Traverse City Record-Eagle

April 28, 2013

Watershed Critters come to life in children's poetry


Traverse City Record-Eagle

---- — Ed. note: The following poems were created during Watershed Critters school writing workshops conducted by poet Terry Wooten. Because a production issue caused a problem with the way they were printed in Wooten’s column last Sunday, the Record-Eagle is republishing them today.

Crow

Caw! Caw!

My deep black feathers

gleam like an igneous rock.

Many like me are hated.

I sweep over land

like a jet on a mission.

I see a woman’s shiny jewels

in a box,

calling me to snatch.

I go to a field

of edible corn,

free for me to swallow

like my ancestors snacked

on whole fish.

Footsteps full of hate.

Farmers! Dogs! I flee

to represent my defeat.

Caw! Caw!

We sing as one in a chorus.

We steal as we fly.

It is what I am. A crow.

Samantha Strang, 4th grade

Glenn Loomis Montessori

Eaten

Autumn is when I mate.

My mate will kill me

if she dislikes me.

She will eat me

if I am liked.

I’m a male Praying Mantis.

A female picked me.

She is gigantic

like a sumo wrestler.

My mate loves me.

She devours me

like lunch.

I am inside her stomach.

It’s dark as black ink,

boring as watching you sleep.

Levi Dimon, 4th grade

Fife Lake Elementary

River Otter

I wish myself among otters

and I find myself on the rocky shores of a pond.

Diving into the once still water,

I swim after fish, crayfish, mollusks, amphibians, reptiles

any meat I can get my paws on.

With my mouth full,

I drag myself to the surface.

I’m about to eat when…

A beaver rises from the water,

slaps its tail, then goes under.

Although otters are beaver’s enemies,

we know that a slap from a beaver’s tail means danger.

Following the tail slap is a loud howling… gray wolves!

Beavers retreat to their lodge.

Raccoons hide in their dens.

Us otters dive into the water.

We wait until the howling is only a distant sound,

and the pond is peaceful again.

As the sun begins to go to sleep,

the ponds settles down.

Beavers swim to their lodge.

Raccoons nest in their dens.

Us otters crawl out of the water to our holts.

As I settle down inside the tree roots,

the moon awakens,

and the stars sing the night song

that puts me to sleep.

Madeleine Myers, 5th grade

Glenn Loomis Montessori

Fox In the Night

I feel the moist wet dirt

under the pads of my feet.

I bark to my friends,

and dash away

swiftly through the forest.

I hear the tick, tick, tick

of a human’s watch

40 yards away.

The moonlight

glances and glints

off my reddish fur.

My fur bristles and I growl

hearing other strange noises

stirring in the night.

The human

comes closer,

and stares at me

with beady eyes

full of wonder and delight.

The light of dawn creeps

over the hills.

I melt away

silent as the rustle of wind

in the grass.

The sun casts

an eerie glow on my surroundings.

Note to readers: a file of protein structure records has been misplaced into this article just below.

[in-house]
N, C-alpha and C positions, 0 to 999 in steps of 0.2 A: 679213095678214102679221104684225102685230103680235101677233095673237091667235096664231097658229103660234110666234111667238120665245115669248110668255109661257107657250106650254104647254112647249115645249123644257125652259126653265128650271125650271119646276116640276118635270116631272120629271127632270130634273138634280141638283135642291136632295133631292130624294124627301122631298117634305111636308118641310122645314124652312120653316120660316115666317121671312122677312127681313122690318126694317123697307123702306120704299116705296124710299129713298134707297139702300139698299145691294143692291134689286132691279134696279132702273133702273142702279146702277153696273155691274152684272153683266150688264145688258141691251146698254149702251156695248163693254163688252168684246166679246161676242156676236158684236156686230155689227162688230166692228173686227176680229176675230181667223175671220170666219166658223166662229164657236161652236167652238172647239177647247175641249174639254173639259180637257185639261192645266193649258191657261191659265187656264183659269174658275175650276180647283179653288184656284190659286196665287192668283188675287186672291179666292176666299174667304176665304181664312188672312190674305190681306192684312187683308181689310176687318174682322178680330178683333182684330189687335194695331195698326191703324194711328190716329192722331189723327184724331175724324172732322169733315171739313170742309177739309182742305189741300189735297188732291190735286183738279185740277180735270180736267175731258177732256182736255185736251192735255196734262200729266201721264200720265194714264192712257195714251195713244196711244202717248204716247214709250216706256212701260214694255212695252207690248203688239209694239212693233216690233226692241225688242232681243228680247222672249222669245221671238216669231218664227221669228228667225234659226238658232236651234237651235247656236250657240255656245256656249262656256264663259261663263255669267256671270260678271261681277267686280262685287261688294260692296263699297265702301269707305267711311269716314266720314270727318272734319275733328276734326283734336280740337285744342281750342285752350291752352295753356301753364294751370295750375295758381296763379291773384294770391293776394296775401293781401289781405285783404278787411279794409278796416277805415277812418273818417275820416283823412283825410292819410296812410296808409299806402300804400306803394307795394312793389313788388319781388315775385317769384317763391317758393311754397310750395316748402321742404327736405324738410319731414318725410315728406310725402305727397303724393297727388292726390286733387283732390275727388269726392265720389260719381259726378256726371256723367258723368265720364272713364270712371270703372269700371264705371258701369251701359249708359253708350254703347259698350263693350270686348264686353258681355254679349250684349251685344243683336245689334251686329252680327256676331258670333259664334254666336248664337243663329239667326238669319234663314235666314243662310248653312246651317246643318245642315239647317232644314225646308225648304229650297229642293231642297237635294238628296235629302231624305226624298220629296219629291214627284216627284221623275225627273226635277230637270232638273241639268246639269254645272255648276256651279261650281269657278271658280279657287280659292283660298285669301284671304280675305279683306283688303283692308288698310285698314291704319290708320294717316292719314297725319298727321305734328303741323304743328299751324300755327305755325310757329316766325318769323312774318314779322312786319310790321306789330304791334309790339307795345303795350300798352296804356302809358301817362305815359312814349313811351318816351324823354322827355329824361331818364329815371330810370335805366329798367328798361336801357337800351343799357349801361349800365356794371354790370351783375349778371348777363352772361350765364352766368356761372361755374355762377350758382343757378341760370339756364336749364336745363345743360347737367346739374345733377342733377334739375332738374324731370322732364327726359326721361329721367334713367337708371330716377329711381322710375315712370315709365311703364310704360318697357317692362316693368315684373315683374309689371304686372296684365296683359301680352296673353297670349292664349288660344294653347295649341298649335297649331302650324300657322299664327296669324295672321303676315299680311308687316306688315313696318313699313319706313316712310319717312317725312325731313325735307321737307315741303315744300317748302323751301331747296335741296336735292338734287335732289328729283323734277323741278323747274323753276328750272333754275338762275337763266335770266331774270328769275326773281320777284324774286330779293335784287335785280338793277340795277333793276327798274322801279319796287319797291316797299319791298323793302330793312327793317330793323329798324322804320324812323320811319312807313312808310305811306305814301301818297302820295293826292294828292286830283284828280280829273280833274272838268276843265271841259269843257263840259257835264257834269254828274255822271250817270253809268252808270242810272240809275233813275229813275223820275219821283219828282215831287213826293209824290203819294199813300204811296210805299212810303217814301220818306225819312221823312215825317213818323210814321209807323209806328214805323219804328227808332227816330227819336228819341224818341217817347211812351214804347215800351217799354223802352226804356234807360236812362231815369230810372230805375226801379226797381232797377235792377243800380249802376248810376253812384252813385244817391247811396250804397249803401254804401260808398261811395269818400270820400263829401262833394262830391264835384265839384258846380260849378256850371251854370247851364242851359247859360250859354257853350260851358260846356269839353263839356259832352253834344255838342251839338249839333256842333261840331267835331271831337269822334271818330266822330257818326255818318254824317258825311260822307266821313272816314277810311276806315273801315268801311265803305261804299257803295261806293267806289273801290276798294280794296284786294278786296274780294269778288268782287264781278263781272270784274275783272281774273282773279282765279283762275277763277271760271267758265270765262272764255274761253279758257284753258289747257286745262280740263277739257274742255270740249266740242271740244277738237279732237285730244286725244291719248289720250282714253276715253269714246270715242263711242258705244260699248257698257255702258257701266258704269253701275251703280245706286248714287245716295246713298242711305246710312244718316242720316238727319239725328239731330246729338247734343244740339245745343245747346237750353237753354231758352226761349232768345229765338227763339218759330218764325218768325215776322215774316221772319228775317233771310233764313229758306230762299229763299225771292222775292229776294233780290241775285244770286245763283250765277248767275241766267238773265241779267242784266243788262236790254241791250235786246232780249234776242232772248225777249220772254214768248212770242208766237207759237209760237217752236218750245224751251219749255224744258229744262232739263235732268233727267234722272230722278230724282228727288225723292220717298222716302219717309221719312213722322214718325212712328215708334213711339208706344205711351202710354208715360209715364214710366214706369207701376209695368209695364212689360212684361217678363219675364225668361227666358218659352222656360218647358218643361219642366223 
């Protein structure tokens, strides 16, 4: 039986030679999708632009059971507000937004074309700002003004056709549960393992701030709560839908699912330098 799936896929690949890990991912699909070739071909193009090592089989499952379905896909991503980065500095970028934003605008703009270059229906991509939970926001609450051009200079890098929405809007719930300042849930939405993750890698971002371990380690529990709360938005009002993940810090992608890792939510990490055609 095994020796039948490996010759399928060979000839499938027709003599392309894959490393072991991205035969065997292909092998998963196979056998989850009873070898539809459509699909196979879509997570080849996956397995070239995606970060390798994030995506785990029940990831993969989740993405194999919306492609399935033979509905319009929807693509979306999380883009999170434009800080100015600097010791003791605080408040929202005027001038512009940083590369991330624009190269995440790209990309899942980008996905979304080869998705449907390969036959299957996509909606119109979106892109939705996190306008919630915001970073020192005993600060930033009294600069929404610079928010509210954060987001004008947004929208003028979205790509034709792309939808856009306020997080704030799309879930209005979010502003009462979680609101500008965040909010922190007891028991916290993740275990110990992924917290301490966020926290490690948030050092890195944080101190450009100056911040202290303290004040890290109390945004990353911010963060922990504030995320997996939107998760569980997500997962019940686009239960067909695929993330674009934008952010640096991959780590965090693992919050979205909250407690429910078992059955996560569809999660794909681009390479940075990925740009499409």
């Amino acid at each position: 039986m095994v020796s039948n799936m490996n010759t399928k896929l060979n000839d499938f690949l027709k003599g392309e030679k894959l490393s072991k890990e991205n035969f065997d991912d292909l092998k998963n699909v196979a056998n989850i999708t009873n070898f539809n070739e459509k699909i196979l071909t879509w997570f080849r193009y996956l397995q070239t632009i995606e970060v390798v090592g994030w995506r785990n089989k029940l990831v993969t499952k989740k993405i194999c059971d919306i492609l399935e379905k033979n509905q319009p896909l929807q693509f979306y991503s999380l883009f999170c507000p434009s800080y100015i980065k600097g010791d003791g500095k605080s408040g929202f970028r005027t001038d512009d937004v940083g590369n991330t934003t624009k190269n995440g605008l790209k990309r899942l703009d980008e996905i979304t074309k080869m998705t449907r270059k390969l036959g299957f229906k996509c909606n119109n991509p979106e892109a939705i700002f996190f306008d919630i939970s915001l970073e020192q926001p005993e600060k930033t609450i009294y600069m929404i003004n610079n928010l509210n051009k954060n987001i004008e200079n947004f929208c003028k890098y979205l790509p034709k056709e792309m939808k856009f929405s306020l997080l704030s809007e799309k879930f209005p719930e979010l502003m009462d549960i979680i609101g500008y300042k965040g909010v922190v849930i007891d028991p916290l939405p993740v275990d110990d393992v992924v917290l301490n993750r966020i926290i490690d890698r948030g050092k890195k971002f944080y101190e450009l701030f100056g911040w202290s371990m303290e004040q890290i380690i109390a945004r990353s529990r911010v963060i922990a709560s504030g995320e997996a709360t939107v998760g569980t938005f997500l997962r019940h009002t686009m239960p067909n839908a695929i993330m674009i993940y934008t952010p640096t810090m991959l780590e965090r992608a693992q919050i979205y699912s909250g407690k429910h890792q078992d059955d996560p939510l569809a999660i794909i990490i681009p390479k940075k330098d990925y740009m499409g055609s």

I am a fox at night.

Millie Foglesong, 4th grade

Glen Lake Elementary

Skunk

With black and white stripes

like the Milky Way,

I do whatever I want.

Skunks live in hollow logs.

I have white swirls on my tail.

Skunks are the same size as your head.

When I’m grumpy

I spray a horrible stench!

I’m a skunk

sprinting away from dogs!

Ty Jones, 4th grade

Fife Lake Elementary

White-tail Deer

I am light tan.

When humans are near

I frighten and run away.

When monsters with bright yellow eyes come,

I freeze.

I blend into my surroundings,

so do my children.

They have spots on their backs

white as snow.

I have long strides

and a sleek neck.

I sneak into gardens

stealing veggies,

apples and cabbage.

I am an herbivore.

Lilly Koby 5th grade

Fife Lake Elementary

A Loon’s Adventure

Splash! I dropped into the water.

I was flying.

Now I’m looking for fish.

I saw one through my sharp, red eyes.

The water is cold as ice.

I dove under anyway.

Snatch! The fish is mine.

After eating that slimy fish I relaxed.

I looked at the feathers on my back.

They were beautiful

like someone painted white stripes

and checkers on a black canvas.

I was admiring my feathers

when Owww!

A massive pike tried to bite me!

Swimming for my life

I gained enough speed to fly away.

I flapped my wings fast as a race horse runs.

Getting tired,

I found a place to sleep

away from the pike and danger;

a good place for a Common Loon like me.

By Ellena Izatt, 4th grade

Glen Lake Elementary

The Marbled Salamander

Everything seems so huge

like you compared to Mt. Everest.

It’s hard making my burrow

in a rotten log

in the forest.

My tail is 40% of my body

and I’m four beetles long.

Other salamanders are gigantic

compared to me.

I don’t see other salamanders.

We are threatened in Michigan

like space in Traverse City.

I help my mate

keep her 50-200 eggs safe.

It feels really cold

because salamanders

are cold blooded.

Wyatt Pugh, 4th grade

Glen Lake Elementary